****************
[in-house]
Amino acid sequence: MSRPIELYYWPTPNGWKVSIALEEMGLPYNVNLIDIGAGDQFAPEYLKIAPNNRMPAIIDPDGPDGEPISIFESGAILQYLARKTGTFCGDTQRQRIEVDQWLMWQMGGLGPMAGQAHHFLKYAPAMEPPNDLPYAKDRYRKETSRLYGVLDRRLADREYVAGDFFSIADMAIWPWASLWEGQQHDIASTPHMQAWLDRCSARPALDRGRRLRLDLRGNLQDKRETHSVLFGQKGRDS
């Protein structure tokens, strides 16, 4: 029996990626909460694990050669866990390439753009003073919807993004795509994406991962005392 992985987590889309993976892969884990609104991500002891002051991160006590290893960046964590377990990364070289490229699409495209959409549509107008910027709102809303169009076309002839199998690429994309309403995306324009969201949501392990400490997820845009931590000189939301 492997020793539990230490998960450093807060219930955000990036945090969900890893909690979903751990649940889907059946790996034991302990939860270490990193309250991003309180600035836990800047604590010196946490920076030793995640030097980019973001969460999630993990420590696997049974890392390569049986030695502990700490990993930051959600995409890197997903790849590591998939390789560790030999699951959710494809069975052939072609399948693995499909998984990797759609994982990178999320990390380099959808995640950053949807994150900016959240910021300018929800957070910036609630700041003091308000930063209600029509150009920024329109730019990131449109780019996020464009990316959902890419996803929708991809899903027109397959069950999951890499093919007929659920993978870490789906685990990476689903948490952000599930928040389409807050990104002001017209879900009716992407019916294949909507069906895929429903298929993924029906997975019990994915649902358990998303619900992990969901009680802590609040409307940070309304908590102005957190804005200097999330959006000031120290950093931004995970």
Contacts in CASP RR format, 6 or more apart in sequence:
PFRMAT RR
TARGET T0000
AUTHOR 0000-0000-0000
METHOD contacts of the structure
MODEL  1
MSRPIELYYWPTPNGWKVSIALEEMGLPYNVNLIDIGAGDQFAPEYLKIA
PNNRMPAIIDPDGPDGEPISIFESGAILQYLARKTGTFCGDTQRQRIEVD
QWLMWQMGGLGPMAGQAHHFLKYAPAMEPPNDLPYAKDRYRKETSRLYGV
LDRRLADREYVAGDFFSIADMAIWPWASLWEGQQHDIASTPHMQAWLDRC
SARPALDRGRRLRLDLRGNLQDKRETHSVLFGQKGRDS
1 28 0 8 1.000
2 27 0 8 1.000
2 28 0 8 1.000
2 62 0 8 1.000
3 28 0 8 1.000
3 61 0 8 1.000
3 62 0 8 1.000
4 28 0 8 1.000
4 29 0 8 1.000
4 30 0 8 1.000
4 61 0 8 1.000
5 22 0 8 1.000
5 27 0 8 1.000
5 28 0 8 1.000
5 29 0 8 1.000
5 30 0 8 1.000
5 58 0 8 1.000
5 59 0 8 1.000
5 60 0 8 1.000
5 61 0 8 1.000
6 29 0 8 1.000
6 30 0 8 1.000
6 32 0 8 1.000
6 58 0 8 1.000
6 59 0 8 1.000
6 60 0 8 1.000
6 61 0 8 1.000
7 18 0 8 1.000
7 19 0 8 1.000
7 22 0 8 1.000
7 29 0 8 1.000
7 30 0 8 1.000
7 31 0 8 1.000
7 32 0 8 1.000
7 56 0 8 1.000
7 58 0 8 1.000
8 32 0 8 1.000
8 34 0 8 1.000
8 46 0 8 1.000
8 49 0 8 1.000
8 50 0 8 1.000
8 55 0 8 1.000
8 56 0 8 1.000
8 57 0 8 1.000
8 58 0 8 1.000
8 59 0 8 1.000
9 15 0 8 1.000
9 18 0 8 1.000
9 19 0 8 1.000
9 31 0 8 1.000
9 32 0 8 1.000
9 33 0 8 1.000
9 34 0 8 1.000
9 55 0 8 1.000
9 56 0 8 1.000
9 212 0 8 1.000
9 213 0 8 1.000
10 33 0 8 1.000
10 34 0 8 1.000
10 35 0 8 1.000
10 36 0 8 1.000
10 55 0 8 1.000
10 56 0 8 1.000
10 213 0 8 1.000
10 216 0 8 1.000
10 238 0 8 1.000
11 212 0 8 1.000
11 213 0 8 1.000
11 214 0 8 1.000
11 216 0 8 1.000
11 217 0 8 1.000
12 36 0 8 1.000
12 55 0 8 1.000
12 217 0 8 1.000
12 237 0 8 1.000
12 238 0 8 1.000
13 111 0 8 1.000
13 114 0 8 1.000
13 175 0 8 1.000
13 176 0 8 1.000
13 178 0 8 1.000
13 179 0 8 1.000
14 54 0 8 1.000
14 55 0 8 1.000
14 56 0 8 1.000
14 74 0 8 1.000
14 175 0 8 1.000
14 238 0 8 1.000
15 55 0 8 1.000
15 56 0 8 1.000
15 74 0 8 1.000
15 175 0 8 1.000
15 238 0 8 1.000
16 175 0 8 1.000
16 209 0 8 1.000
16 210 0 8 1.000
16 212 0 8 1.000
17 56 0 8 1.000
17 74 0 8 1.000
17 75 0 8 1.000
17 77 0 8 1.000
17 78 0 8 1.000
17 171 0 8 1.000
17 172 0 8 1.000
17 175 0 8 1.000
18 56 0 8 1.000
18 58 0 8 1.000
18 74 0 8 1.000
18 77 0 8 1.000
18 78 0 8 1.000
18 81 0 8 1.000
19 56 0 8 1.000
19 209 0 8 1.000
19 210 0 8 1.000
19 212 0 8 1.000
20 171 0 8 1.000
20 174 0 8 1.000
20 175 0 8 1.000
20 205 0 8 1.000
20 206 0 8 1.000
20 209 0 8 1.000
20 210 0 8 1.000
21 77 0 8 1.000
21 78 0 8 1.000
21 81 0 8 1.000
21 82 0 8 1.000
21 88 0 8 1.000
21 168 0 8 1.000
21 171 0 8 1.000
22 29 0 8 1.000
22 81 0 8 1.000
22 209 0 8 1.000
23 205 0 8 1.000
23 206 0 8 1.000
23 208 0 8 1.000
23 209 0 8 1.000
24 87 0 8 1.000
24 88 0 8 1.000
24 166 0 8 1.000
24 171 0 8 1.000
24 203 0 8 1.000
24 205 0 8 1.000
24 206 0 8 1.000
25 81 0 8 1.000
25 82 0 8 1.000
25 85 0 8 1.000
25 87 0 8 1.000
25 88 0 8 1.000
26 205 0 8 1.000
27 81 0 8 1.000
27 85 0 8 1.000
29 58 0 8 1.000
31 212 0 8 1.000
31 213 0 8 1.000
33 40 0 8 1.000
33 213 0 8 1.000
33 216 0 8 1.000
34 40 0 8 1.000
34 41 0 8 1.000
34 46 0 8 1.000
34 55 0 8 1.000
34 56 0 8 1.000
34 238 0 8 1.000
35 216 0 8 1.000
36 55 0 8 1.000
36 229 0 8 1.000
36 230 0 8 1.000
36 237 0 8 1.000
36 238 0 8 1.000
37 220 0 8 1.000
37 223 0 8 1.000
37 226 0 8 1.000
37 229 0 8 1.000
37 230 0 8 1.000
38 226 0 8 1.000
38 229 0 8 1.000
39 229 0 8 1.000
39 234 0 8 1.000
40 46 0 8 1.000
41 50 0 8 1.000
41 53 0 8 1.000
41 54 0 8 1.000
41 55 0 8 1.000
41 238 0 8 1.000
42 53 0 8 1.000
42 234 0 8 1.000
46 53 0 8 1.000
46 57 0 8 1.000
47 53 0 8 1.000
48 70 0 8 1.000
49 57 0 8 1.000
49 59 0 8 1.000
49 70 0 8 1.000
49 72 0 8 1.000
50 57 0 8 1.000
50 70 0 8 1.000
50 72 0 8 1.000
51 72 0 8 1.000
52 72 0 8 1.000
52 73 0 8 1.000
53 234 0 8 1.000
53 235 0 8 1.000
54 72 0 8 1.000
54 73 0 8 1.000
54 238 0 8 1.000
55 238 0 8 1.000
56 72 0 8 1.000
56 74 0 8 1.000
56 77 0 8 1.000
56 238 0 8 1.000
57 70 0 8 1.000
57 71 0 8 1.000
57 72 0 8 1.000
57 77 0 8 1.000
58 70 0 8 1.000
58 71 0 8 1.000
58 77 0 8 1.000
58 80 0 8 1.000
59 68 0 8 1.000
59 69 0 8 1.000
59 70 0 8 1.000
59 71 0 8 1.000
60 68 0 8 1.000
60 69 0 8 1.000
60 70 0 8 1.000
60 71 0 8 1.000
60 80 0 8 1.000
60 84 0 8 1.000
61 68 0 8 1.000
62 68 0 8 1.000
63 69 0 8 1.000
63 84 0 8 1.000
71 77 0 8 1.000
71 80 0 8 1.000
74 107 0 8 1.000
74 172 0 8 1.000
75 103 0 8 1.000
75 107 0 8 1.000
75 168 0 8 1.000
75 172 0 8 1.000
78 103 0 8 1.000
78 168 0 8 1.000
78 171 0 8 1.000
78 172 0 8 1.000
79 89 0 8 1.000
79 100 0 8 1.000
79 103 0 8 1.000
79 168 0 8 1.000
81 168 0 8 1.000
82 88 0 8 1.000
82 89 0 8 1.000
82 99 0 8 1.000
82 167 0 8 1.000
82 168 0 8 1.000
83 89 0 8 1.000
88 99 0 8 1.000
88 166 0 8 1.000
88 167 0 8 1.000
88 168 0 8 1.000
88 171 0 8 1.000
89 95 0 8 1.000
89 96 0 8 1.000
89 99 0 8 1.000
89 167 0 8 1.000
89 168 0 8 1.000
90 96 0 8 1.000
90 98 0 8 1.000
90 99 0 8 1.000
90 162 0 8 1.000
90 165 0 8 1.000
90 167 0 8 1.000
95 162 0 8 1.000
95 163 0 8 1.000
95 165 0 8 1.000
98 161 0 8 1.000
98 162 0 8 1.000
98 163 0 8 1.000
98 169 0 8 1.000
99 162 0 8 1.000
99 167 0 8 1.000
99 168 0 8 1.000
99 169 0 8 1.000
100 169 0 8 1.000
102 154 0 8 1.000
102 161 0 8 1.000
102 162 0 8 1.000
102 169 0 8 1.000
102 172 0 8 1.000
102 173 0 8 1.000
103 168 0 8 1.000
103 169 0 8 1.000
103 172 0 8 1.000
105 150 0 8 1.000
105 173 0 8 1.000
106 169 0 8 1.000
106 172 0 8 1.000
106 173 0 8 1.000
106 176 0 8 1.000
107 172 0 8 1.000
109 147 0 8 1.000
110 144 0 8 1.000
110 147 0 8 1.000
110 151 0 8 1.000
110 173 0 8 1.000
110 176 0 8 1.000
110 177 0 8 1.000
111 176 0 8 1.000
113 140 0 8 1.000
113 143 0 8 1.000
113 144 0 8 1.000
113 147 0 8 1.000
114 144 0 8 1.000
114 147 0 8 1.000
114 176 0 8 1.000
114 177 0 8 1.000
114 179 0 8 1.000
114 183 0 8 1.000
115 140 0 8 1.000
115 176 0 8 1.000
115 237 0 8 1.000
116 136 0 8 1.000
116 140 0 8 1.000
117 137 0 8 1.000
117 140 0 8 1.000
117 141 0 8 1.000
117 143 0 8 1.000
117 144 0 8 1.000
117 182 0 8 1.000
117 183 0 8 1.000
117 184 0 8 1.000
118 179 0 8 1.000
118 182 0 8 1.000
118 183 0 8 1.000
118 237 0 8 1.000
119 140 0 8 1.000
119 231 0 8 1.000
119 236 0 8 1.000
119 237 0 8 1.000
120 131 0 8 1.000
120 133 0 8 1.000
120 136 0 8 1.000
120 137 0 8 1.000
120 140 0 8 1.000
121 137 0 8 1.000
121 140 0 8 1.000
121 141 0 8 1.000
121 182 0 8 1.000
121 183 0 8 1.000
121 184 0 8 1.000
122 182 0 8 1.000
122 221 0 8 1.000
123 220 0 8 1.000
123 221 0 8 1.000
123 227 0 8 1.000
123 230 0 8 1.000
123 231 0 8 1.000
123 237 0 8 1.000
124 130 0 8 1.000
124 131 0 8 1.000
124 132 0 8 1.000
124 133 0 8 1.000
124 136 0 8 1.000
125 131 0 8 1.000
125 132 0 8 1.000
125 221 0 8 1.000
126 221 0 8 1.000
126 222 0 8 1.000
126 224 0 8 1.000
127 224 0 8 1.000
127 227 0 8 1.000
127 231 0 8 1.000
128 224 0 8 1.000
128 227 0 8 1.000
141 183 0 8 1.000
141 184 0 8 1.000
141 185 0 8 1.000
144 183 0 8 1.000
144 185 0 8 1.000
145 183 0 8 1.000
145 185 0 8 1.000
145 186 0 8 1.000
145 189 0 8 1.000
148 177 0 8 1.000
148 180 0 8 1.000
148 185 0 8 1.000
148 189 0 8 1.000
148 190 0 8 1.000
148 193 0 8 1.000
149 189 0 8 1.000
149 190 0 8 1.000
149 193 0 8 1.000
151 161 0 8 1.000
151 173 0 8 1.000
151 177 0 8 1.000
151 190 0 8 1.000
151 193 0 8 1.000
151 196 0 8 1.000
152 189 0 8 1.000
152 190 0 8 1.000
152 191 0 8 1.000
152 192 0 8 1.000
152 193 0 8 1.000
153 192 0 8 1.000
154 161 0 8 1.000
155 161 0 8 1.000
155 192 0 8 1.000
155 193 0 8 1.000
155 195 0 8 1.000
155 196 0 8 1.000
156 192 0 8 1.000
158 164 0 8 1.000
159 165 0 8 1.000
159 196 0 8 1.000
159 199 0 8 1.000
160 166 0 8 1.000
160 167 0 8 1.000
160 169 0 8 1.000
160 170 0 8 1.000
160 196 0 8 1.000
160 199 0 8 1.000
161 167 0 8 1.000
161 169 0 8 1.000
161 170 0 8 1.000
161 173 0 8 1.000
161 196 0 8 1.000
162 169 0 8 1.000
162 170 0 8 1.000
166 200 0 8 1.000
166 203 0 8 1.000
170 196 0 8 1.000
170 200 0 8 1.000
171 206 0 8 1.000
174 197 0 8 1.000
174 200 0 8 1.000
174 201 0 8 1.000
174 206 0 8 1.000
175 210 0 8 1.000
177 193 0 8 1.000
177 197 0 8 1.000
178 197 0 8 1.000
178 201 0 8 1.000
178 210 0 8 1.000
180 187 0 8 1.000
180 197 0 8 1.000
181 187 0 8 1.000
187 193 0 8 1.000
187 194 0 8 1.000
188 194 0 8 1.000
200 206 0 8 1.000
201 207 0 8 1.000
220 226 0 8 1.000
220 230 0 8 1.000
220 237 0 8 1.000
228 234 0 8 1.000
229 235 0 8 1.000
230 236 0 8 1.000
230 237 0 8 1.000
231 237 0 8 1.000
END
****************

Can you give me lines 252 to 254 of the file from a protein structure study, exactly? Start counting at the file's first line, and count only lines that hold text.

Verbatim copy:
75 107 0 8 1.000
75 168 0 8 1.000
75 172 0 8 1.000